Monday, June 19, 2006

Conservative evangelicals disagree about U.S. support for Global Fund

An interesting message I received today about the US debate over AIDS prevention from Steve Fouch.


A group of conservative evangelicals are advocating against major U.S. contributions to the Global Fund to Fight AIDS, Tuberculosis, and Malaria (  They object to the Fund's financing of needle exchange and condom social marketing programs and an alleged near exclusion of abstinence and fidelity. They would prefer that US funding be channeled through PEPFAR, which advocates an ABC policy for HIV prevention.  Focus on the Family founder James Dobson lambasted the international foundation, saying it promotes "legalized prostitution and all kinds of wickedness around the world." 


Not all conservative evangelicals, however, agree, including, to the surprise of many, Pat Robertson.


Many FBOs, including CCIH members such as World Vision and Salvation Army, obtain major resources from the Global Fund.  At a recent CCIH co-sponsored meeting on the Global Fund and FBOs, Dr. Christoph Benn, Director for External Relations of the Fund, revealed that six percent of its grant funding is channeled through FBOs, and they would like it to be more.


This message contains a Religion News Service article about the issues accessible at  A Focus on the Family perspective follows as the second article below, and is accessible at  A five-page letter sent by the anti-Global Fund coalition to U.S. legislators, with the names of the 30 signatories, is accessible at




AIDS fight moves to religious arena -- Evangelicals clash over U.S. funding for relief agency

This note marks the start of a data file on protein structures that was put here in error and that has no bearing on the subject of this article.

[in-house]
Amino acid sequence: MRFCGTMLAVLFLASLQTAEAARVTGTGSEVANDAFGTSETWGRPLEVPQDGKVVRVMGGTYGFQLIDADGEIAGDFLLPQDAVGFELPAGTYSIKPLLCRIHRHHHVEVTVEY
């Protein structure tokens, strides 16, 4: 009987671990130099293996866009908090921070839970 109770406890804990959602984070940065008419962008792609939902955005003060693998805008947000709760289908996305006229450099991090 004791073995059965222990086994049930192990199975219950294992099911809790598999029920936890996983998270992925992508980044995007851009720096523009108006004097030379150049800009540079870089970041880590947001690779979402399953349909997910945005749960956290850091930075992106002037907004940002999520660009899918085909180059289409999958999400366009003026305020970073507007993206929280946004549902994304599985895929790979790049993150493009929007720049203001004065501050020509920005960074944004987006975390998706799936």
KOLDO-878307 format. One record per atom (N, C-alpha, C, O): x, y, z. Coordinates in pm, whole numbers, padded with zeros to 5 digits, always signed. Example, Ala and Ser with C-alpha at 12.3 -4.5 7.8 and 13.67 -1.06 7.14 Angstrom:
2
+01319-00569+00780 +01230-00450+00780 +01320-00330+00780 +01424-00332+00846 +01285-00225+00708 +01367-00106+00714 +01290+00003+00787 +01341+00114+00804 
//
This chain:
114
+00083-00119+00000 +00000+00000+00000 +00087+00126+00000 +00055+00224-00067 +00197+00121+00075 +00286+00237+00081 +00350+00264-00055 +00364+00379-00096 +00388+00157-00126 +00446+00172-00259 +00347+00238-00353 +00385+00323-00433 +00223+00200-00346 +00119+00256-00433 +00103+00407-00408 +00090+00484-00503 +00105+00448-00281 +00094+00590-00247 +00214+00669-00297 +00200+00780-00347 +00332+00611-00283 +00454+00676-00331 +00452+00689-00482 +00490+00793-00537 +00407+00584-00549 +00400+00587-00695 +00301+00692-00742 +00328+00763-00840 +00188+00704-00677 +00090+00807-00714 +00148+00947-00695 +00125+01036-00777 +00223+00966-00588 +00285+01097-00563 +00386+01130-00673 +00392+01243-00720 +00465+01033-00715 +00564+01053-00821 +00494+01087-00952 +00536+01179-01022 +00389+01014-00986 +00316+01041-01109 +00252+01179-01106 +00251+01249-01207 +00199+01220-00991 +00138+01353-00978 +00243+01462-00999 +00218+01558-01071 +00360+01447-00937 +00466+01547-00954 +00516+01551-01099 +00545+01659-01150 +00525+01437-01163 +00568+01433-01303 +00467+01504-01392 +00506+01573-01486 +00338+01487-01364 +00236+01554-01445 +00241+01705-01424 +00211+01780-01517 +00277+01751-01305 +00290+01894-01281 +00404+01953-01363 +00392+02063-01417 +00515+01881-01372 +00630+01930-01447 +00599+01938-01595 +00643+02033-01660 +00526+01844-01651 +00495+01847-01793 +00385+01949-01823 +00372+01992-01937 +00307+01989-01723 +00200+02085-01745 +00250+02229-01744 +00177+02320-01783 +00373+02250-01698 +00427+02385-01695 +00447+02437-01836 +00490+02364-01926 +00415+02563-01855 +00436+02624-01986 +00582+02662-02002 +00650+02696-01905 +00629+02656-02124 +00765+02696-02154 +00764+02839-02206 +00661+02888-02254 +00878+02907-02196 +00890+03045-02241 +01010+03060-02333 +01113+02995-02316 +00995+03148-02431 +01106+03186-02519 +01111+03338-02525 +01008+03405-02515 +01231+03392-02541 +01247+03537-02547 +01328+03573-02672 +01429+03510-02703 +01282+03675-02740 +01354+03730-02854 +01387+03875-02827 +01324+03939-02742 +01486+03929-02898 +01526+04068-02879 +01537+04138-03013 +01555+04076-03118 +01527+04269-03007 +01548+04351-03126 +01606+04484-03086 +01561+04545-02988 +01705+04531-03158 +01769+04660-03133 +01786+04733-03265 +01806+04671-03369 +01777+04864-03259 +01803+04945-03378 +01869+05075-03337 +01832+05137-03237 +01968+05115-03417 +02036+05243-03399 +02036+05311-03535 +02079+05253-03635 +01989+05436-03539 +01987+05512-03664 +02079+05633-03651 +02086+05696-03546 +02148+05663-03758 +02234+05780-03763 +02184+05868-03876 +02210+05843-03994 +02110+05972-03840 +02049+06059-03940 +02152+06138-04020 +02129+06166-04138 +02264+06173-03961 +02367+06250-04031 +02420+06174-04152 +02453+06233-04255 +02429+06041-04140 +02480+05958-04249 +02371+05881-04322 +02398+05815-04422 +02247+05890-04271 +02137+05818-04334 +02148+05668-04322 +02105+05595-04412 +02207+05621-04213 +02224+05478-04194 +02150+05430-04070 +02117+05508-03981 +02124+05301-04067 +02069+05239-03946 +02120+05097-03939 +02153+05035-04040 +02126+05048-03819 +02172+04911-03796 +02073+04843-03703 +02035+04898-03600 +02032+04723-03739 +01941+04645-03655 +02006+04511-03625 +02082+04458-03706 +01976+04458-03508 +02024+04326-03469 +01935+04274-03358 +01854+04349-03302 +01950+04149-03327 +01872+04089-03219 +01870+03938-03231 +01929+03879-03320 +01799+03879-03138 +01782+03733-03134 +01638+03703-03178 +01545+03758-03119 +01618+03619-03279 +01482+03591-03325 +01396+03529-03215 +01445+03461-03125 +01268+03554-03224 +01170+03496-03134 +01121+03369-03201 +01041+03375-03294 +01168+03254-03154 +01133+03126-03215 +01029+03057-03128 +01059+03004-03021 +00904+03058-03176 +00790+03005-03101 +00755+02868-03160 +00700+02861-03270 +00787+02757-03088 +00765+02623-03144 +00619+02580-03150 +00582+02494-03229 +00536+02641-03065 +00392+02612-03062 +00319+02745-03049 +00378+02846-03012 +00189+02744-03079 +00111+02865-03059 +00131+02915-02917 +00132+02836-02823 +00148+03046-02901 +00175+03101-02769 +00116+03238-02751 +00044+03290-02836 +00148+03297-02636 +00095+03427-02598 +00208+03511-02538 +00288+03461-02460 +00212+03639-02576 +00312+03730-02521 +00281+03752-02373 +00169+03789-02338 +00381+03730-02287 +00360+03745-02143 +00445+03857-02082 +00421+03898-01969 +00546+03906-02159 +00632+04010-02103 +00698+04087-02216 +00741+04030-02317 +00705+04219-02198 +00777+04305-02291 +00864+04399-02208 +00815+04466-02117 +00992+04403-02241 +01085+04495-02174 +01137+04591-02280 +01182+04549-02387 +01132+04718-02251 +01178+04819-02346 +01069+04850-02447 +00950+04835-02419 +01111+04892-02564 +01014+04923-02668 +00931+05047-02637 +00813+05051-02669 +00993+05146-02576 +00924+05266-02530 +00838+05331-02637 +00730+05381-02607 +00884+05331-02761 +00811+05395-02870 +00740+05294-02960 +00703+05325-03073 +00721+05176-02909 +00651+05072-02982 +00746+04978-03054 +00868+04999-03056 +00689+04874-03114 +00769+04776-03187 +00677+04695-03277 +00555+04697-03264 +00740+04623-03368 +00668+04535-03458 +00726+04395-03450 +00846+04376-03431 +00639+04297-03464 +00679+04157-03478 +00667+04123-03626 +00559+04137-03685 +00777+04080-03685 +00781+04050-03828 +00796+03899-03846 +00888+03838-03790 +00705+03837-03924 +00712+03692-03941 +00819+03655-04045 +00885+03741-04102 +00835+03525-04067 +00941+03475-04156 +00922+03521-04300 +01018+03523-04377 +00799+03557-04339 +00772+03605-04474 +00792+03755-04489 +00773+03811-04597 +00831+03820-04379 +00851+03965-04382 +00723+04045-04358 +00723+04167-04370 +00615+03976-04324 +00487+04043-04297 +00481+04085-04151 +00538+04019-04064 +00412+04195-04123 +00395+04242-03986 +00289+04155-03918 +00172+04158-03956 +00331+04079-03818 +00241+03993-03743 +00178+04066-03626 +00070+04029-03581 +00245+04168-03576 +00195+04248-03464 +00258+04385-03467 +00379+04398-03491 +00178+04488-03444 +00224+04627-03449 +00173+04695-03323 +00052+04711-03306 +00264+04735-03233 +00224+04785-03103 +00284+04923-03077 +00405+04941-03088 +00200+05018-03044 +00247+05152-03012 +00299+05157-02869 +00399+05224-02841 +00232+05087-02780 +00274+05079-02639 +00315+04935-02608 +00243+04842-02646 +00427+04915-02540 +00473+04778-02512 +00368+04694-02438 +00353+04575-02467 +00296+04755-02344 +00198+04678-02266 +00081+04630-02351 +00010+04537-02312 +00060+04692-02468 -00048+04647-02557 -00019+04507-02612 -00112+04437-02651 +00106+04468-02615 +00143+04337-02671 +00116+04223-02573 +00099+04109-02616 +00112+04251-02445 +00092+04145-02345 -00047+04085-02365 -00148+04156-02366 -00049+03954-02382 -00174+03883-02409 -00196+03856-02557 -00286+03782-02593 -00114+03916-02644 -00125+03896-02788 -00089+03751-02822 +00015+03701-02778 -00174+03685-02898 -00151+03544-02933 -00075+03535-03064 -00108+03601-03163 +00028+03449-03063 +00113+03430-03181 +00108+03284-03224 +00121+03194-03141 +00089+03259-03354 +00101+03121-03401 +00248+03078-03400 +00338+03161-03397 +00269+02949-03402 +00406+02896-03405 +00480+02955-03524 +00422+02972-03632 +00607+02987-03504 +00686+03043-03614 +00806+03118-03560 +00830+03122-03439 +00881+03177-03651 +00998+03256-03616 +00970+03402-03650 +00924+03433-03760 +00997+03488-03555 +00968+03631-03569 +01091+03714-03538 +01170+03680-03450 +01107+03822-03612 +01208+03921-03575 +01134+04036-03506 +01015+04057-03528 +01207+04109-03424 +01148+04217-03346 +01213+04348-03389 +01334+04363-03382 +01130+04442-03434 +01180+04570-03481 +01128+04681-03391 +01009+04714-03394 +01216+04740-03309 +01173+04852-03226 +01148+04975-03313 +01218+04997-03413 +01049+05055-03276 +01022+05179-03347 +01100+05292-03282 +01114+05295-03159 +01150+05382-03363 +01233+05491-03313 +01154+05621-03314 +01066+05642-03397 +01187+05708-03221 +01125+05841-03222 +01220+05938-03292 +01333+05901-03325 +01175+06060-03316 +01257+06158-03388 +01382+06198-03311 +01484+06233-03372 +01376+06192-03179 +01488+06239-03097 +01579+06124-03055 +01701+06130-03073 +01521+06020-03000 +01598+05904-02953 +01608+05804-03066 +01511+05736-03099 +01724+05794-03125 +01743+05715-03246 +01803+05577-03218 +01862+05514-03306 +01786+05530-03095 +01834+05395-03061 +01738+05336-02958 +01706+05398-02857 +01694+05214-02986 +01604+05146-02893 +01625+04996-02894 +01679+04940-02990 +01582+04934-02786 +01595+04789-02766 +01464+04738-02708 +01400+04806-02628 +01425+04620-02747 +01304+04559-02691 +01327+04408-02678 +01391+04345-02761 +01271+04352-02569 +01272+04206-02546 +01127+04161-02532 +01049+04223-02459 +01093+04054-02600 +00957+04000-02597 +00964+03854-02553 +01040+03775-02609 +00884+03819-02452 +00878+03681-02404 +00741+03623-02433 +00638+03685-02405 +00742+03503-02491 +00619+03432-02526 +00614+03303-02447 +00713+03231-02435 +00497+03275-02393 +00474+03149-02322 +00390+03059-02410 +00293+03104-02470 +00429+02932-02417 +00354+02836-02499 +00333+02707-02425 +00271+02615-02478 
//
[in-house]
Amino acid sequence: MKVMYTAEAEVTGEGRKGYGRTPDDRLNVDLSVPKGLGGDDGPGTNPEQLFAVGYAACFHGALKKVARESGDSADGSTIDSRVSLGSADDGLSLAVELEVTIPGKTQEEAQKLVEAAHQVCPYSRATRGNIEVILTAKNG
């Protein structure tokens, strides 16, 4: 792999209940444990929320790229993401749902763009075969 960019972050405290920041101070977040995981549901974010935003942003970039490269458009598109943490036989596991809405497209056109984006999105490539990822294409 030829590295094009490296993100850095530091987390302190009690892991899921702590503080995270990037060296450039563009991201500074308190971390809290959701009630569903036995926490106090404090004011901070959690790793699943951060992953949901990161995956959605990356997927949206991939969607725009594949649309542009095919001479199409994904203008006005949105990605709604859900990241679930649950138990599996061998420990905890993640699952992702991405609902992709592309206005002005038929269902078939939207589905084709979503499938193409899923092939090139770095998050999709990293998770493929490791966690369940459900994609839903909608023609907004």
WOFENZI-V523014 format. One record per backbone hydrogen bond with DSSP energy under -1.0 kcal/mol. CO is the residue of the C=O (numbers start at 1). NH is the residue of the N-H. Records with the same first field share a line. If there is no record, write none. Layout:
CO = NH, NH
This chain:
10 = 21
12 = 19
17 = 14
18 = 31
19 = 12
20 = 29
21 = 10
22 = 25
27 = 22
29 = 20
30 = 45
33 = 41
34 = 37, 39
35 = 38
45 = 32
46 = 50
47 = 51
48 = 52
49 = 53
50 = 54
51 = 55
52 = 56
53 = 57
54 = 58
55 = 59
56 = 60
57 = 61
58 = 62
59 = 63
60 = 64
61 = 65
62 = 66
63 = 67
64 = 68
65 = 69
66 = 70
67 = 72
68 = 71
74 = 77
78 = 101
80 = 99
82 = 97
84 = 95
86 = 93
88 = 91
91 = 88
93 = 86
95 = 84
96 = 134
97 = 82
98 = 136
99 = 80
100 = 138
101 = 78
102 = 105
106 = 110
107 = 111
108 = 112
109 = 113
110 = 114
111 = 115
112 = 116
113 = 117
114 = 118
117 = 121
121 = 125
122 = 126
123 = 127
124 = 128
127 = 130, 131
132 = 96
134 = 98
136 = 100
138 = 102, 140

Publisher: Religion News Service

By: Daniel Burke

First published: June 02, 2006


Focus on the Family founder James Dobson and religious broadcaster Pat Robertson may concur on many things, but one thing they do not agree on is how the U.S. government spends money to fight AIDS.


As the world marks almost 25 years since HIV and AIDS first began making headlines, a clash among high-profile evangelical leaders over an international relief foundation threatens to take center stage.


The dispute also lays bare a faultline among American evangelicals, who have been divided over the treatment and prevention of AIDS because of the disease's perceived connections to homosexuality and sexual promiscuity.


The clash, which centers on the Global Fund to Fight AIDS, Tuberculosis and Malaria, may have long-term ramifications, both for those suffering with diseases and for the reputation of American evangelicals, activists said.


If the U.S. fails to extend help because of objections from conservative Christians, "we will look on this as a very mistaken time," said Tony Campolo, a prominent sociologist and Christian activist.